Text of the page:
Carrie Soto will not let her blood, sweat, and tears of decades go to waste. When her tennis record of the most number of Grand Slam titles is about to be broken by Nicki Chan, Carrie decides to hit a pause on her retirement and get back in the game for one last time.
This was my second Taylor Jenkins Reid book, and I am beginning to see why her stories are so popular.
The writing in this novel is heavy with tennis lingo and details. From match sequences to Carrie’s training with her dad, there’s a lot about tennis that you get to know by reading Carrie Soto is Back.
Initially, I wasn’t a fan of this. But as Carrie’s journey unfolds across chapters, I became more invested in knowing more about her. Her characterisation is what held my attention.
She is relentless in her pursuit of success, doesn’t bother to please people, and can be quite heartless at times. It’s not often that you see such ruthless protagonists at the helm of a contemporary novel, and I really liked that aspect of the novel.
The narrative follows a non-linear structure. It starts with the present and, with each alternative chapter, explores Carrie’s growth as a tennis player right from her tweens.
With a sports-themed story, the vibe can be extremely competitive, and I wanted to see if the author doubles down on the rivalry between women athletes for the sake of tension.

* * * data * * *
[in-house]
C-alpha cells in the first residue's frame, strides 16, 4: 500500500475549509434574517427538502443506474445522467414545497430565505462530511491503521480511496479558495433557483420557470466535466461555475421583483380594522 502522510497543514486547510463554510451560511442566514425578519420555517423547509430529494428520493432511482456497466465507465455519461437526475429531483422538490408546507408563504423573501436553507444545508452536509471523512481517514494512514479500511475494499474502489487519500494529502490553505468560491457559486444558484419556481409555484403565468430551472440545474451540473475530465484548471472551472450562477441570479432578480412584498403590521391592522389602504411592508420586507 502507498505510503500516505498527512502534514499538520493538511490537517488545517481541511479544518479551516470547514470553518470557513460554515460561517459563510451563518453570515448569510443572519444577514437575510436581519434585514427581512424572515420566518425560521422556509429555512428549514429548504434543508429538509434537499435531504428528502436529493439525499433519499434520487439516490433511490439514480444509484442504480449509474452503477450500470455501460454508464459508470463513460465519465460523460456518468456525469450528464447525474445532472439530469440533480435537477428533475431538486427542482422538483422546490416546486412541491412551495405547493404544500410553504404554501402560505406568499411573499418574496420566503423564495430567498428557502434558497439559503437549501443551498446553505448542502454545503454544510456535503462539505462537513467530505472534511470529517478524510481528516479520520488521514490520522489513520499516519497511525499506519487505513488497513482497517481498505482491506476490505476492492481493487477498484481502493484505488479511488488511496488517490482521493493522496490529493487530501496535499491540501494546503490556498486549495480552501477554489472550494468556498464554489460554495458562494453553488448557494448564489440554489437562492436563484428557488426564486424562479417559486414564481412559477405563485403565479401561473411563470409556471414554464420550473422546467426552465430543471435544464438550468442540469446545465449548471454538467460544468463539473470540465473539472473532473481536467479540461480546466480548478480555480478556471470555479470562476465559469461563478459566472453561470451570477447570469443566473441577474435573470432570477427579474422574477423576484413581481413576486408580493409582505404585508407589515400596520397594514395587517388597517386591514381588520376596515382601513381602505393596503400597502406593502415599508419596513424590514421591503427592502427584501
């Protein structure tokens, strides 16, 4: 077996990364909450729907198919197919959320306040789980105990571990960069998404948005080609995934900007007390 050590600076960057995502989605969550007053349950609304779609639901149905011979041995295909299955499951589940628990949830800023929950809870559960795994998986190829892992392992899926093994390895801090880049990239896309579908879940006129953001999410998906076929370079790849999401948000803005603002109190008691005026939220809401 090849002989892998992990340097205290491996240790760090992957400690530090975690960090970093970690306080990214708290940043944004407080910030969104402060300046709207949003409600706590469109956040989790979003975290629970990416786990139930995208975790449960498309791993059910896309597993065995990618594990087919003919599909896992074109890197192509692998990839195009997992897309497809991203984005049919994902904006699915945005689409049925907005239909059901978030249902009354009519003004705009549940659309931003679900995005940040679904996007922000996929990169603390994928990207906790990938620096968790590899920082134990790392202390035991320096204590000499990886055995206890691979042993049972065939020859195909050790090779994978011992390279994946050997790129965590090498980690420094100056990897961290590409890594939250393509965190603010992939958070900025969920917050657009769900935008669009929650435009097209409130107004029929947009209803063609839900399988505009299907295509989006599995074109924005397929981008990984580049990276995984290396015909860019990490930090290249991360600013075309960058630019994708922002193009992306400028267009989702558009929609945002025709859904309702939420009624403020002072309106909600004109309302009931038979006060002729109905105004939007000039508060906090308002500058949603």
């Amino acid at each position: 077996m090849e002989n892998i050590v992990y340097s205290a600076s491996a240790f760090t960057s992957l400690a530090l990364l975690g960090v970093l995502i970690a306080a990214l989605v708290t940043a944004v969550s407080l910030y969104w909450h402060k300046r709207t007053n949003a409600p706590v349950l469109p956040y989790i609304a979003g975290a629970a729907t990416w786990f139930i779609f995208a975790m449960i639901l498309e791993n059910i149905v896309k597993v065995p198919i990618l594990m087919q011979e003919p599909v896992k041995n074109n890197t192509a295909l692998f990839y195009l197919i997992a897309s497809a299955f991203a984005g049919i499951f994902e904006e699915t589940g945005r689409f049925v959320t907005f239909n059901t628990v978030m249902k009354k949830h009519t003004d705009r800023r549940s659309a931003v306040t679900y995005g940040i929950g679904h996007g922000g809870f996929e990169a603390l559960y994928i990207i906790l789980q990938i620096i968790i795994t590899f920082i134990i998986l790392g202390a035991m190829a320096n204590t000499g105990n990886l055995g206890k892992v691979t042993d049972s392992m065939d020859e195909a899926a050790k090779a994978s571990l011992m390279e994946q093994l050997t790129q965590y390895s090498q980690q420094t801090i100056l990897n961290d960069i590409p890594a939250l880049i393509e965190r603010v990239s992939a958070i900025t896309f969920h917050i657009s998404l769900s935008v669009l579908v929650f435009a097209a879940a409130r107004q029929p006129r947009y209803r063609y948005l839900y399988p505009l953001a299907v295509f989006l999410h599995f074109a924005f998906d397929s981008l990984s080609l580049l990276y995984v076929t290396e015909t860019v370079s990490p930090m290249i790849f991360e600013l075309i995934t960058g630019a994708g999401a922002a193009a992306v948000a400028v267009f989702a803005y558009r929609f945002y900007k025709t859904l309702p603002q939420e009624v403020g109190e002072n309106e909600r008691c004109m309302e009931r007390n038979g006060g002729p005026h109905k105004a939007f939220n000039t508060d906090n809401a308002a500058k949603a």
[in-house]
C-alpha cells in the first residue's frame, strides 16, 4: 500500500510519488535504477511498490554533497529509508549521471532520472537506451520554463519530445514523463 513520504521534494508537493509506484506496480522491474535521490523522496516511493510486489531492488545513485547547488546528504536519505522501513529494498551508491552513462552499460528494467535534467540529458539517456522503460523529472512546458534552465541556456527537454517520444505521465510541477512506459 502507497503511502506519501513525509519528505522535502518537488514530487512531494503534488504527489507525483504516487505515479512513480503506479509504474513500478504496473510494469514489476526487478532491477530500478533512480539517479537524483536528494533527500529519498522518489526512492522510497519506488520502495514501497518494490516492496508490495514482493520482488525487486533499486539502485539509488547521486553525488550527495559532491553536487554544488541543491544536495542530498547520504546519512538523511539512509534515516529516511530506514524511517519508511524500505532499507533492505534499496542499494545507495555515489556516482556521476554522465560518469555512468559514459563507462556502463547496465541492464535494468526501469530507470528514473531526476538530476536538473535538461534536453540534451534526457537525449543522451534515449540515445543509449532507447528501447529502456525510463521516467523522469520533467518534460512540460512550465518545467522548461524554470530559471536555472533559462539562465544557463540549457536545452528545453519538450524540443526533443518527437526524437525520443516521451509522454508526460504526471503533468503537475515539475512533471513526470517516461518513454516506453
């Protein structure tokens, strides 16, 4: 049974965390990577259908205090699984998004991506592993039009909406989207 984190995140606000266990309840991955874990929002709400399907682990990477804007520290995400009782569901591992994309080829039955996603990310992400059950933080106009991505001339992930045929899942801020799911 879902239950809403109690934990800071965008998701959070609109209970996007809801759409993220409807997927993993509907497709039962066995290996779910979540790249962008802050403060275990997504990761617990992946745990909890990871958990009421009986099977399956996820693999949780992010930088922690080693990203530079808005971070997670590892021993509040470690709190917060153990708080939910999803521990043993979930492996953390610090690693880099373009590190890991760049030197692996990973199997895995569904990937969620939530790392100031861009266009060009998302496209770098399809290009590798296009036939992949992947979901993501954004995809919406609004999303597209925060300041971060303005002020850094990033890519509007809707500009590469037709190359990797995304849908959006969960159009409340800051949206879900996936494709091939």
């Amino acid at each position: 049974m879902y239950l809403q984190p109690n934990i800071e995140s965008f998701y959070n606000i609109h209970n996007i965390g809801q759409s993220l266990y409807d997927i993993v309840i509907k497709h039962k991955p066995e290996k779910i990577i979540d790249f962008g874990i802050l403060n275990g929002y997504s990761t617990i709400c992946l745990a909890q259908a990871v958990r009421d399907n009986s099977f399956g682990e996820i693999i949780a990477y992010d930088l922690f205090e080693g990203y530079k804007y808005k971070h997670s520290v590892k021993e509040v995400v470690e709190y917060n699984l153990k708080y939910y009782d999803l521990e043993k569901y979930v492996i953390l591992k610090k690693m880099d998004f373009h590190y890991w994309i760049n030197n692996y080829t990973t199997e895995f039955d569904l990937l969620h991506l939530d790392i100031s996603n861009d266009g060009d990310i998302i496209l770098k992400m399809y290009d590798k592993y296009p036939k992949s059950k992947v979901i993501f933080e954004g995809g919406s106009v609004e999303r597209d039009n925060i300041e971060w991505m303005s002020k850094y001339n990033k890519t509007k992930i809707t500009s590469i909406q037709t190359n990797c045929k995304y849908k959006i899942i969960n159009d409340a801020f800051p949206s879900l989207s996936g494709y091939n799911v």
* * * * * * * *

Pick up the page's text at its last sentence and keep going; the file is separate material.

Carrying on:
While it is in Carrie’s nature to consider herself far superior, I was pleased to see the healthy competition between her and Nicki by the end. The way their interactions have been crafted left a far better impression on my mind than I’d thought.
The role Javier Soto, her father, plays in her life is one of the most heartwarming things about the book. He is incredibly supportive and forgiving, even when she is cruel and abandons him. I am keen to see more such parent figures in books.
I think the ending couldn’t have been more perfect. Carrie has come such a long way by that last match that it completely unpacks her misbelief and helps her embrace a sense of peace that had been lacking in her life for decades.
On the whole, I liked reading Carrie Soto is Back (not more than Malibu Rising, though!). But I prefer watching television series about athletes (such as Twenty-Five Twenty-One) rather than reading books about them.
That said, I love Taylor Jenkins Reid’s writing style, so I will most certainly be picking up more of her works.
Note – I received an ALC of this book from Libro.fm in exchange for an honest review.